Rick Blackwood, The Power of Multi-Sensory Preaching and Teaching: Increase Attention, Comprehension, and Retention (Grand Rapids: Zondervan, 2008), 207 pages.
Review by Pastor Nathan, October 2013
Preaching is my passion. I’m always interested in reading a book about preaching. Blackwood’s book, based on his research for an EdD from The Southern Baptist Theological Seminary, begins with a big promise:
Do you consider yourself a good communicator or a great communicator? If you consider yourself a good communicator, would you like to elevate to great? If you are already a great communicator, would you like to raise the bar to phenomenal? You can! And relax! – it’s not going to complicate your life. (13)
And therein lays the first problem of the book. Blackwood assumes a preacher is essentially a communicator. The basic thesis of the book is that greater effectiveness in attention, comprehension, and retention can be reached if we engage more senses than just the ears (i.e. object lessons, special effects, costumes, video, hands-on interaction, etc…). Many of the insights and suggestions in this book would prove very helpful for leaders of organizations or elementary education majors or even Sunday School teachers. But are preachers the same as communicators?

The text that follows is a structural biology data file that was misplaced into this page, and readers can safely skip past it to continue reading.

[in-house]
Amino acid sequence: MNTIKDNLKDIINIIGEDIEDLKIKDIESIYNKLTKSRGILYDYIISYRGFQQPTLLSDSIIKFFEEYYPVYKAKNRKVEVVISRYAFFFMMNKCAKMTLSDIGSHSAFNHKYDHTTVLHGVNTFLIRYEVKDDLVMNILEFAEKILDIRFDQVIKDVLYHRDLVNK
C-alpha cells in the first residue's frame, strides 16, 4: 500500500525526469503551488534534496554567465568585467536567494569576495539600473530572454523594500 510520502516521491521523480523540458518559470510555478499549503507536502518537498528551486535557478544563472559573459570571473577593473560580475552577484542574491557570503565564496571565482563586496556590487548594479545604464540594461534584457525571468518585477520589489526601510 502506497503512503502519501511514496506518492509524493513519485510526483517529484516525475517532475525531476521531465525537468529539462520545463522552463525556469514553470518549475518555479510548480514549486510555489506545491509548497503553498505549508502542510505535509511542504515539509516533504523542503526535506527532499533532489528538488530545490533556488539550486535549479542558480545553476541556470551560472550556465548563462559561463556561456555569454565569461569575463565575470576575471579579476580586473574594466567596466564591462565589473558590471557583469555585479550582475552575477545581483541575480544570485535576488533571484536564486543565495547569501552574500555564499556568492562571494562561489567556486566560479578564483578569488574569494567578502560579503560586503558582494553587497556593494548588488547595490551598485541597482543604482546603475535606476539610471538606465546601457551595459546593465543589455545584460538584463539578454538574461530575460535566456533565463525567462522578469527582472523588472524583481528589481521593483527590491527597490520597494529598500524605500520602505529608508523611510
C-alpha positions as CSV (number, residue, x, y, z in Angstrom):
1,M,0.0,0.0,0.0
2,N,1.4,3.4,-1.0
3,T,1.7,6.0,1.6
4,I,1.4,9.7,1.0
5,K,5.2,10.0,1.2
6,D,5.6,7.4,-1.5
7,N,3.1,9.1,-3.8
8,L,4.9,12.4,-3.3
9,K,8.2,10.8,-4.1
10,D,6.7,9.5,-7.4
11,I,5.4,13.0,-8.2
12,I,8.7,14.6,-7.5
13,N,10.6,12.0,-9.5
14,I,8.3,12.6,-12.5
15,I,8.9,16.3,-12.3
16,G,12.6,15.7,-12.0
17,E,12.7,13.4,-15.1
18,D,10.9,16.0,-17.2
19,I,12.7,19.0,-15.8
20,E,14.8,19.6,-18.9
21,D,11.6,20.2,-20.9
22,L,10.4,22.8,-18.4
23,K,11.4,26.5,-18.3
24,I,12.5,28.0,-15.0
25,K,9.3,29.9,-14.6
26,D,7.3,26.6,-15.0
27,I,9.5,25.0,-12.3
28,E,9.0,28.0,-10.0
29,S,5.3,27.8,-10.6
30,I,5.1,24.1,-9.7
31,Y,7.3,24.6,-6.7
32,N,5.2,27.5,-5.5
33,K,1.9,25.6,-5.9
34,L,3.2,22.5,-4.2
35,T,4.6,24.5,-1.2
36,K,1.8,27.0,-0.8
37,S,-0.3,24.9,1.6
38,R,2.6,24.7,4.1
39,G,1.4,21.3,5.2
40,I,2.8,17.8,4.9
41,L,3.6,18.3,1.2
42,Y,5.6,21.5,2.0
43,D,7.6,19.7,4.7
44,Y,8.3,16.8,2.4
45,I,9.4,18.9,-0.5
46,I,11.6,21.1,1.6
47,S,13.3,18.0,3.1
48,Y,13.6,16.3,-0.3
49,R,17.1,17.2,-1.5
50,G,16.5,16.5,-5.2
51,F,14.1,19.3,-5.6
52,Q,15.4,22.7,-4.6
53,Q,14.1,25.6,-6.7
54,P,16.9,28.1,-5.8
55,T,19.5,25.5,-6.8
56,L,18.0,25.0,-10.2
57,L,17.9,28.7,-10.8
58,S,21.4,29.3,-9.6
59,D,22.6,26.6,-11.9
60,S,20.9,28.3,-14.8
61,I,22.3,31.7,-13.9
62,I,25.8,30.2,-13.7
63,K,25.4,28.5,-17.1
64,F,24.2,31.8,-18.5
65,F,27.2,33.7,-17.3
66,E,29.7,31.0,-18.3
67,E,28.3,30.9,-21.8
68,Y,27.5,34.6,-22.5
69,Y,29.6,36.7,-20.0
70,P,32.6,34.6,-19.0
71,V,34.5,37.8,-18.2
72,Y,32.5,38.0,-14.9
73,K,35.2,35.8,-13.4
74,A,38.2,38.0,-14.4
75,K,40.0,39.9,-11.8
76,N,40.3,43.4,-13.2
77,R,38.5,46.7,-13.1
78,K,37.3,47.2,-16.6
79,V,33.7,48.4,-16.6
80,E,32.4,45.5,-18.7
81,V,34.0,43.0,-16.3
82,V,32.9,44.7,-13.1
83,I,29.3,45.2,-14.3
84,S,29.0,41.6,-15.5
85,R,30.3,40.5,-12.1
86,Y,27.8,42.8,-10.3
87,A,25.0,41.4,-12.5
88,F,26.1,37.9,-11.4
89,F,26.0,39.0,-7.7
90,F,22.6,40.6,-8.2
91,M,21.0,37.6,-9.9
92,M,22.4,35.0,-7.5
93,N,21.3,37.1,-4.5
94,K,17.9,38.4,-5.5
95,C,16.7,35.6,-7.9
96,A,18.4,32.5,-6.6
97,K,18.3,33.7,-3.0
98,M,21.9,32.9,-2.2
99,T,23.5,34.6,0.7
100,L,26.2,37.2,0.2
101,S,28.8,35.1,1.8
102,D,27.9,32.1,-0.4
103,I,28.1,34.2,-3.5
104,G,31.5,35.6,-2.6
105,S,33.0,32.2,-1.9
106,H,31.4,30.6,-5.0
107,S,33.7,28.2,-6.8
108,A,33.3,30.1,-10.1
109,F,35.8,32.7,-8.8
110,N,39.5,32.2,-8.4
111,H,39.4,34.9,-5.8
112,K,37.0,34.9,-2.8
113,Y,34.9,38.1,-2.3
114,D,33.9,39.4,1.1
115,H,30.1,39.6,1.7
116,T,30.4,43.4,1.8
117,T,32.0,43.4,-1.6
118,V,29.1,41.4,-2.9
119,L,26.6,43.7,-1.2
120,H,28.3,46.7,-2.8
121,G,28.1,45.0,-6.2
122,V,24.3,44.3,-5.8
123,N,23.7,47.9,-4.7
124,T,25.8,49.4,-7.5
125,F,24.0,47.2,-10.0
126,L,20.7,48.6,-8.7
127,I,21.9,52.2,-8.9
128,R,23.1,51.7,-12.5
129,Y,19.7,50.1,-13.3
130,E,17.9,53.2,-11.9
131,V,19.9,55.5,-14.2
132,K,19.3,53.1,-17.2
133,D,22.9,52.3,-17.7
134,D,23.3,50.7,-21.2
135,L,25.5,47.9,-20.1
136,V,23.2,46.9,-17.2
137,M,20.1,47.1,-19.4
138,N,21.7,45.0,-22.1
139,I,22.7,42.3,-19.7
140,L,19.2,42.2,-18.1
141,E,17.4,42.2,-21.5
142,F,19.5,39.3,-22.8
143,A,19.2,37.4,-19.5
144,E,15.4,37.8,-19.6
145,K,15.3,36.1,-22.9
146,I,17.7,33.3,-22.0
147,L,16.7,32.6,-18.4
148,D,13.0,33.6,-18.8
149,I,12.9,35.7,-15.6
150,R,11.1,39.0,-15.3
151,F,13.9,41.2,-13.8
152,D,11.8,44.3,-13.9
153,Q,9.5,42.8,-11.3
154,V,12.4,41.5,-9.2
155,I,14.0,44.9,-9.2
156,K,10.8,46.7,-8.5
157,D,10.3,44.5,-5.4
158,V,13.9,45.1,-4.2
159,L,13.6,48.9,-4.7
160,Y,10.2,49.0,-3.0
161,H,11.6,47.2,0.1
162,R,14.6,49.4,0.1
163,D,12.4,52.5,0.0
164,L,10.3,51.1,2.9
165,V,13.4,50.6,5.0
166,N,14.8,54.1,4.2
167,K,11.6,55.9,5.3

What is the goal of preaching? Blackwood assumes that the objective of a preacher on a Sunday morning is to produce “doers of the Word.” “They predetermine what a particular text calls the audience to do, and they are obsessed with getting them to do it” (41). I appreciate Blackwood’s desire to keep sermons ‘expository’ in nature; that is, to try to explain and apply a particular text of the Bible. But his version of expository preaching, held by many in conservative evangelical circles, fails to apply a gospel-centered hermeneutic. Though keeping a high view of Scripture he fails to see Christ as the unifying theme and instead focuses on law. It’s just called ‘Life Application.” If the end is activity, the means of multi-sensory communication is justified, as shown in this schema that is found throughout the book: